Hell—I’d spend two wild weekends in Rachel’s shoes if I could get off consequence-free!
Rachel is such a party girl that all the hip clubs and places in South Beach know her and whisk her through the velvet ropes.
Would you like to have your pictures taken wherever you go or be written about in every local magazine for your wild ways and daring cleavage?
Wow—that’s a tough question to answer honestly, but I’ll try! On the one hand, it’s undeniably exhilarating to put on a glamorous gown, walk down a red carpet, and have a slew of photographers take your picture. I was talking about drug addiction earlier, but that particular rush can become it’s own kind of addiction, where you end up being obsessed with where and how often you see your picture in print.
A law of diminishing returns sets in, and you have to get more and more attention to achieve the same “high.” At least in the context of a small town like South Beach, though, you realize eventually that having everybody know where you were and what you were doing there can become somewhat claustrophobic.
What are your fondest memories of growing up in South Beach?
I think what I love most about the South Beach of my childhood is that three generations of my family lived there before I did. I’d drive around with them and they’d show me the apartment building my mother grew up in, or the bakery where my grandfather would get bagels and kugel on Sundays, or the place where my great-grandfather’s store used to be.
South Beach has always been beautiful, but it was so run-down and abandoned back then that it was more about the beauty of possibilities—you could close your eyes and imagine how glamorous it must have been when people like Frank Sinatra and Elizabeth Taylor were there all the time. That’s part of what’s been so miraculous for me, as a native, in watching South Beach’s rebirth of the past two decades. Everything that I thought South Beach could be when I was a child has been so far surpassed by what it’s become.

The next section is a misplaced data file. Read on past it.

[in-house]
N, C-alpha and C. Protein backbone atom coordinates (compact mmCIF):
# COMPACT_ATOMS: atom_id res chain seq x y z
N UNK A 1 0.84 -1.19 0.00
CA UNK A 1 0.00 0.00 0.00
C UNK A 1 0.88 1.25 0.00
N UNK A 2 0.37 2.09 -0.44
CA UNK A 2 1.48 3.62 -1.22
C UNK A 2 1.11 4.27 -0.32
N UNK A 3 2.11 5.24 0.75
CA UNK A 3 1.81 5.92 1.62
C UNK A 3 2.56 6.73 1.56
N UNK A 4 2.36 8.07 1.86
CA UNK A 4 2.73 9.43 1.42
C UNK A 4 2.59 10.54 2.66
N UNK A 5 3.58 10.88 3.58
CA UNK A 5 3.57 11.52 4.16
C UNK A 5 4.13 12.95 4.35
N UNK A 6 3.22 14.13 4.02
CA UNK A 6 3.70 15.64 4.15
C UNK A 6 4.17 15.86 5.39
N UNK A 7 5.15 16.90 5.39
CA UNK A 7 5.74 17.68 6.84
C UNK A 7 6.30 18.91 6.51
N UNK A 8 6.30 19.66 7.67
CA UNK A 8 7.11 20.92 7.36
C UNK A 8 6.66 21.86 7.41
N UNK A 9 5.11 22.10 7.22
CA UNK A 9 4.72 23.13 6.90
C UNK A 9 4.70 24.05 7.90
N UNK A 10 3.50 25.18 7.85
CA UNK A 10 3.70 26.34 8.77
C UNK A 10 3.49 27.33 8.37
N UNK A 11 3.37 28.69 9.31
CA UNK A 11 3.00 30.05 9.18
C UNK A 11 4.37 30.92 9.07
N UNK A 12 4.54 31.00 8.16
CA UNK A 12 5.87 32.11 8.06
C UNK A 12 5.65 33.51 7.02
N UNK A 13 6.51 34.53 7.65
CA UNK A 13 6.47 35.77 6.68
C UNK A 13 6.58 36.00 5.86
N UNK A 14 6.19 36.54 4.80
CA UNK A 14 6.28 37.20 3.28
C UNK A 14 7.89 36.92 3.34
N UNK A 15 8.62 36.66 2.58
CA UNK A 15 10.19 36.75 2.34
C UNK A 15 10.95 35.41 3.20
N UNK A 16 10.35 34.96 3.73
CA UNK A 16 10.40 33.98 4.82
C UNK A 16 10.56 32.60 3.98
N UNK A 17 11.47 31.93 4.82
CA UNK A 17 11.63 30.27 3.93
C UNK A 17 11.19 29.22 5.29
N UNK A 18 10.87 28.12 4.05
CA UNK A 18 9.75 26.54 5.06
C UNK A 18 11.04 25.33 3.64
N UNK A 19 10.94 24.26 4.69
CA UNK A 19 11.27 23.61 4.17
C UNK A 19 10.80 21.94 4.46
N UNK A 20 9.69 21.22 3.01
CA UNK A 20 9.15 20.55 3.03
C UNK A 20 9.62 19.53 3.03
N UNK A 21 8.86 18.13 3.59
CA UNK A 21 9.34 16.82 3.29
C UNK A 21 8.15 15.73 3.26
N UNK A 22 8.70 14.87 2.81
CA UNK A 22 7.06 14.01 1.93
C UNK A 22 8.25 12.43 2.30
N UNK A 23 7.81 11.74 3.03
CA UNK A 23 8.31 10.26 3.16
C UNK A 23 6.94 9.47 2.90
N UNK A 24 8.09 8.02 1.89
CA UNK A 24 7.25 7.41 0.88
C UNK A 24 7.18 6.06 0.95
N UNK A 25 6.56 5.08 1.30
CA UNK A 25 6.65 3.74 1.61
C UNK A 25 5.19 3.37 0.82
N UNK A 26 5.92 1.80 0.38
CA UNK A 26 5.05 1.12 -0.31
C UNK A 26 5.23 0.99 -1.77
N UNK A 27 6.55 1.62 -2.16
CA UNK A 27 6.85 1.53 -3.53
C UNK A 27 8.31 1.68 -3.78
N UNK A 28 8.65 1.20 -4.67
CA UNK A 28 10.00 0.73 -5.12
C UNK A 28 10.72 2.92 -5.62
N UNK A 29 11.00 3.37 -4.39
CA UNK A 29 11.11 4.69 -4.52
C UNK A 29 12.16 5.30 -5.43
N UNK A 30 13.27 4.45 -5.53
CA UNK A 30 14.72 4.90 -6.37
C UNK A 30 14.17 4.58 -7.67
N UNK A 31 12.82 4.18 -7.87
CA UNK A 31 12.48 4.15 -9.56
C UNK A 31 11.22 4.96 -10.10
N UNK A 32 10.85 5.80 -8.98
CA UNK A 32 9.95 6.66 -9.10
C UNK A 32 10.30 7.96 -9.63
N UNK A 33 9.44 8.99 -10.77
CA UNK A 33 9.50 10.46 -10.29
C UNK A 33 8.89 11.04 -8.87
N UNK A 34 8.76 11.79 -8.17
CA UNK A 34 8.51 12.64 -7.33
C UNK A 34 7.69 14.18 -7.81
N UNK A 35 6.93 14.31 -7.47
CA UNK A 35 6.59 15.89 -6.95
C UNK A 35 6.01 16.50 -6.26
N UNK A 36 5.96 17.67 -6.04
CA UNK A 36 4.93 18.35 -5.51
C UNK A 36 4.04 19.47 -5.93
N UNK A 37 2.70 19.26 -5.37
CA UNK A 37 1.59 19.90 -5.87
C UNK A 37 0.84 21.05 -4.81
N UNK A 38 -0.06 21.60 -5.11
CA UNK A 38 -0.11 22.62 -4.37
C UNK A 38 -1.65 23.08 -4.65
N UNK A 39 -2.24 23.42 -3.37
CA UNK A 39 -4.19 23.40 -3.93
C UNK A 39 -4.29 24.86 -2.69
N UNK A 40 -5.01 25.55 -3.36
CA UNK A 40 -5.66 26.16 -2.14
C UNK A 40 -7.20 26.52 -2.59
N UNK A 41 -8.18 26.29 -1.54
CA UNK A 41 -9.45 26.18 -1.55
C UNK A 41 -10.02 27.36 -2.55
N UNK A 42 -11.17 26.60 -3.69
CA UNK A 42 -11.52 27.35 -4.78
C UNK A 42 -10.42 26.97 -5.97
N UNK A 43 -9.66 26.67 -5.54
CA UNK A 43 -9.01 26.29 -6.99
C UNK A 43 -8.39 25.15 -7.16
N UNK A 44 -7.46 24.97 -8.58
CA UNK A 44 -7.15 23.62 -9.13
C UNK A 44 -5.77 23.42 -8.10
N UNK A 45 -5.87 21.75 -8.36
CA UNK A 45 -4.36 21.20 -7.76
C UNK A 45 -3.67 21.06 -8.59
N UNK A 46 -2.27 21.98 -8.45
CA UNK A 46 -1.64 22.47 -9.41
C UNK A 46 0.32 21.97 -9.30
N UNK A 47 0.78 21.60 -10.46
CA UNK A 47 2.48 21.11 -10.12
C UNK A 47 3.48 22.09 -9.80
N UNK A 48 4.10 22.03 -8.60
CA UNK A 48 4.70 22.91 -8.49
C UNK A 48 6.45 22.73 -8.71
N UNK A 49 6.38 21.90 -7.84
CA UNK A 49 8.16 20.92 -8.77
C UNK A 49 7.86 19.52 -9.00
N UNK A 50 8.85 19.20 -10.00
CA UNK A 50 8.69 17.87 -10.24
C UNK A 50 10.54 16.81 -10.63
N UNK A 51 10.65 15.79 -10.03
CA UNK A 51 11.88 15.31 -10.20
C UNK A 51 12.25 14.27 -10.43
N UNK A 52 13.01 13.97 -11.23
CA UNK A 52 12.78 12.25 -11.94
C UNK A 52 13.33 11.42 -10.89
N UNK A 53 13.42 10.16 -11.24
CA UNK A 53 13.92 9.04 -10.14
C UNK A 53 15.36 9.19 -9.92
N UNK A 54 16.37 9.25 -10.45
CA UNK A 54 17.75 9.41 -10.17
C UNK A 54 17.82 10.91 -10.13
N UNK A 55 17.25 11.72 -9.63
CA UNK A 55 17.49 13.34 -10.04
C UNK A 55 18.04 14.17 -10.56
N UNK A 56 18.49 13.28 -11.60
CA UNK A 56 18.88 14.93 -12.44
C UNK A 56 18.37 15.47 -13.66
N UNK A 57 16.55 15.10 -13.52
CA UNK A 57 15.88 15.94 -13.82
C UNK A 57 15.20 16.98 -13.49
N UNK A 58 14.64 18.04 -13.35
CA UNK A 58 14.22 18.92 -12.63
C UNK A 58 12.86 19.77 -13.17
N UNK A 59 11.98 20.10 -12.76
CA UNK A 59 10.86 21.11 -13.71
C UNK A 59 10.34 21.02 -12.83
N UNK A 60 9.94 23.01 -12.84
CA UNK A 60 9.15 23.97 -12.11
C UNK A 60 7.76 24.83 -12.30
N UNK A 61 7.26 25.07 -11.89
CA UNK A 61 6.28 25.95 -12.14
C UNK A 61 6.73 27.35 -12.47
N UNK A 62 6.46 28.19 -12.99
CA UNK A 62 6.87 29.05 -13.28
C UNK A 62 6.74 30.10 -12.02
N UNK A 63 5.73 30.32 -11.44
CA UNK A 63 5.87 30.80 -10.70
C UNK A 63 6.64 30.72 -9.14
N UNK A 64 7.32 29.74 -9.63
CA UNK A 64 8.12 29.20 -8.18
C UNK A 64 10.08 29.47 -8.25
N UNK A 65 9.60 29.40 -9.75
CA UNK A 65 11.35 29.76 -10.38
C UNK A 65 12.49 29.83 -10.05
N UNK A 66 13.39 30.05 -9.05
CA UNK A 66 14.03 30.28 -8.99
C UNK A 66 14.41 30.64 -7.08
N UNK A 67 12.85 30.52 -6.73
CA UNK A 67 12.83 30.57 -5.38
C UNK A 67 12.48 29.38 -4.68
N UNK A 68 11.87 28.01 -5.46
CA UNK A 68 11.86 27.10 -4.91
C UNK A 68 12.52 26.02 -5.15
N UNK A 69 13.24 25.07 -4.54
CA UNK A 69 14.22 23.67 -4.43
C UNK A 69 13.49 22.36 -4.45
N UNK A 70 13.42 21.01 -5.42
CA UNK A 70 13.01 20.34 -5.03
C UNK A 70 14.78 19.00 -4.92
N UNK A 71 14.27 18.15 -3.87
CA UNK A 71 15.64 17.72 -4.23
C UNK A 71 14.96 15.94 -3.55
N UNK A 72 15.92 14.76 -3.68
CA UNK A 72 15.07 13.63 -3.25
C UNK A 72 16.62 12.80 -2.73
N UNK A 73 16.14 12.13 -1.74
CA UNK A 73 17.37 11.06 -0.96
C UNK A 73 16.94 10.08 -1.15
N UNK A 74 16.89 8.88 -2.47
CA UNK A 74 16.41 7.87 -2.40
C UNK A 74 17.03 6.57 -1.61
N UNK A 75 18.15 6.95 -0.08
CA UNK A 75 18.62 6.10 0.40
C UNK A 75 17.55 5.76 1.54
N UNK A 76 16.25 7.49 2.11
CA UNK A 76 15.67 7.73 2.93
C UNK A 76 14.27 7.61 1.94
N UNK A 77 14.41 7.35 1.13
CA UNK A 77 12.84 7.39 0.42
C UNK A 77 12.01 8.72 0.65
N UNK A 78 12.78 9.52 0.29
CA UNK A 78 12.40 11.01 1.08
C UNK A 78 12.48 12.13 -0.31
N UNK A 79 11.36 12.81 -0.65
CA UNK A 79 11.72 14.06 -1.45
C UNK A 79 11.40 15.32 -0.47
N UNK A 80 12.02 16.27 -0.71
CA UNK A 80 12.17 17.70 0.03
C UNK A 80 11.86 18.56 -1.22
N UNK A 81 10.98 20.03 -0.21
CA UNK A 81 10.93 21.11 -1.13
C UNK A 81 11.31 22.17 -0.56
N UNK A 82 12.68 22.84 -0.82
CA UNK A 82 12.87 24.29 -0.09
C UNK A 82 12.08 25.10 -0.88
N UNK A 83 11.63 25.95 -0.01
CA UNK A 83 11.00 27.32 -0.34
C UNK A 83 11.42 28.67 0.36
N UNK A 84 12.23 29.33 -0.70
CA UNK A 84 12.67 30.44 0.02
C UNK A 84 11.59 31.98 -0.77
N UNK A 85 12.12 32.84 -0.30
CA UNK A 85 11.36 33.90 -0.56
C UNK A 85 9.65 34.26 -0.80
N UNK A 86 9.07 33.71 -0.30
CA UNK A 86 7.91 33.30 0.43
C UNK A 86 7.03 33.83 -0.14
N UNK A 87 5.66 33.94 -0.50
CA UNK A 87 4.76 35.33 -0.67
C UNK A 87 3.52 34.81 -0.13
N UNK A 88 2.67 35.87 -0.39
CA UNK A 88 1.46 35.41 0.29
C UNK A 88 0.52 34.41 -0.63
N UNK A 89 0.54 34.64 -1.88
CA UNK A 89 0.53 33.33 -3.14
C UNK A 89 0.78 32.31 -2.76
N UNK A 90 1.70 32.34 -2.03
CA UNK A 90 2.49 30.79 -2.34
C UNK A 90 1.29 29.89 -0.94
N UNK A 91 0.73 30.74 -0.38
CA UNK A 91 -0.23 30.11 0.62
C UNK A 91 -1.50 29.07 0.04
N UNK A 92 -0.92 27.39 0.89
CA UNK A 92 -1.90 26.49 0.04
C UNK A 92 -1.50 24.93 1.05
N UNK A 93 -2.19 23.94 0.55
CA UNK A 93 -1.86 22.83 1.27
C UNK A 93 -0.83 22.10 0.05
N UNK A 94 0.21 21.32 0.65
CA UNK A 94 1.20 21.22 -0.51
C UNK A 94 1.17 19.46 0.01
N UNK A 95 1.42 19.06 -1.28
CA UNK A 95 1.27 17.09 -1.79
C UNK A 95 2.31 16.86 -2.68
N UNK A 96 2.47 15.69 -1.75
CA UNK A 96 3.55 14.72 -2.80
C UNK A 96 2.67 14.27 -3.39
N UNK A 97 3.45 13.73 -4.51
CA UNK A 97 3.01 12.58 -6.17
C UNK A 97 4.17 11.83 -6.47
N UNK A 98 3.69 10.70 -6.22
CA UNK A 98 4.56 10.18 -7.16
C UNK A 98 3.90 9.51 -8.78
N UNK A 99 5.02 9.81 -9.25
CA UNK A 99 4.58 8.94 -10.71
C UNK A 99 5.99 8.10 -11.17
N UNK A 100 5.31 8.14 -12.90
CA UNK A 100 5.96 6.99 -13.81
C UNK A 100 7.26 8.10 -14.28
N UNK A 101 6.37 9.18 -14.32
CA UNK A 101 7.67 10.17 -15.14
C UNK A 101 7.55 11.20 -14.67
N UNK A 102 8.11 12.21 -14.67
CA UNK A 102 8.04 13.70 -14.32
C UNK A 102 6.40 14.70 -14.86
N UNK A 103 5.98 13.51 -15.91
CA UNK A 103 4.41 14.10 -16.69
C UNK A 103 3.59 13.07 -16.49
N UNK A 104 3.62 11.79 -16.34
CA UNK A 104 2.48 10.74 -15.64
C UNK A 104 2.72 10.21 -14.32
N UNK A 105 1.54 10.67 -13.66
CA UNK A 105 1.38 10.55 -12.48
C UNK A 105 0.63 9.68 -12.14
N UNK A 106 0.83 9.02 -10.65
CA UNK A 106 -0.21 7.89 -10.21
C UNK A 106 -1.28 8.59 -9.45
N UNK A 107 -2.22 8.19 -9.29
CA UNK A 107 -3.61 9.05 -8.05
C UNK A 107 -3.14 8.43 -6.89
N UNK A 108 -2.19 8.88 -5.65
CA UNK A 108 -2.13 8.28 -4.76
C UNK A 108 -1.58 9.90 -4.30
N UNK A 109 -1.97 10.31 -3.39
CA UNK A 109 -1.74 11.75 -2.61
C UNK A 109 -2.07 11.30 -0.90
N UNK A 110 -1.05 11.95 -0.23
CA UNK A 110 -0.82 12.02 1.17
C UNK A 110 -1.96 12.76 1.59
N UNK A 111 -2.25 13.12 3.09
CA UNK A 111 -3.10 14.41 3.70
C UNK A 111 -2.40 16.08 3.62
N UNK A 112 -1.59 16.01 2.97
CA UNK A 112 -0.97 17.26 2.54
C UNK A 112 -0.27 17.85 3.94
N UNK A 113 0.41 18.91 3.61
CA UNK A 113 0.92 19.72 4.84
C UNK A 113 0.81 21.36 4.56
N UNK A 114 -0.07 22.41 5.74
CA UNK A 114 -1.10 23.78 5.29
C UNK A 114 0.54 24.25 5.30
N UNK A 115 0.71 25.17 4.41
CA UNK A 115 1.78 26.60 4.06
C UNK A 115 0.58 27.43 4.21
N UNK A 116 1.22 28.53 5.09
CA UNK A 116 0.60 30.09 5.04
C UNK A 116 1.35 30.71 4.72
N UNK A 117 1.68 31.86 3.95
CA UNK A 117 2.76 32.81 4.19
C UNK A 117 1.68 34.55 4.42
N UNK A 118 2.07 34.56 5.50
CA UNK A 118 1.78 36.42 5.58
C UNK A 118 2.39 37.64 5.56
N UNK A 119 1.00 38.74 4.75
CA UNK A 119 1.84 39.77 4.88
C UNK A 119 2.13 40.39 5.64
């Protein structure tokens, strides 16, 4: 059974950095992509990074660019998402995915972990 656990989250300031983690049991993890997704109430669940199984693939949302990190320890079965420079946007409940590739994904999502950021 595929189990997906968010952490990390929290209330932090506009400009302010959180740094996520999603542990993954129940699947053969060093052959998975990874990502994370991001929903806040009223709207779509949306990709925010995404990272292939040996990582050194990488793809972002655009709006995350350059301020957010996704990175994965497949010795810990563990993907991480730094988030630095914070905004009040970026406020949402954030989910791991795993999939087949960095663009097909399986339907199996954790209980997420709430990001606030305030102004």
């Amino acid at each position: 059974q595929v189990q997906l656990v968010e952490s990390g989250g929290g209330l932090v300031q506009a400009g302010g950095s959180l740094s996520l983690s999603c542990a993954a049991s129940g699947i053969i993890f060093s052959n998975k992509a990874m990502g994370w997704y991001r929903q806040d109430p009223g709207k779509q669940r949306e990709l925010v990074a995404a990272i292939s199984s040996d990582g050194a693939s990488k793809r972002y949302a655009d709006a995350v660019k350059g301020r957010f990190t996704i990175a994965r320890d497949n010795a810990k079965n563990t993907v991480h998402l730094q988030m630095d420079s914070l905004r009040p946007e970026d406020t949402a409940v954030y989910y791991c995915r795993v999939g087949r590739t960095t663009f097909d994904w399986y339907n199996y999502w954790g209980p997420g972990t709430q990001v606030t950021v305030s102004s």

Five words to describe South Beach…
Sexy, seedy, glamorous, exotic, and way over-the-top (okay, so that last one was more of a phrase…)
Everyone thinks this book is your semi-autobiography. How different are you really from Rachel Baum and how are your similar?
Rachel and I come from very similar backgrounds and follow very similar trajectories in our lives. But I’d say that Rachel starts out being a little bit more sheltered than I was, and consequently becomes a tad more reckless than I used to be back in my own South Beach party girl days.
What are you planning to shock and amaze us with next?
I plan to indulge in a shocking amount of celebrating and sleeping once I’m done promoting this book! But I’ve already started on the next one—and while it’s at an early enough stage that I don’t want to say too much about it, I think that people who like DIARY OF A SOUTH BEACH PARTY GIRL will love what I’m working on next…
Friday, May 11, 2007
Alison Winn Scotch, The Department of Lost and Found
I heard the buzz about The Department of Lost and Found many months before it was out. I eagerly awaited my advanced reading copy and began it as soon as it arrived on my doorstep. It's a quick read because Allison Winn Scotch keeps the reader engaged and the book moves along without getting too technical or sad as the character of Natalie struggles with breast cancer.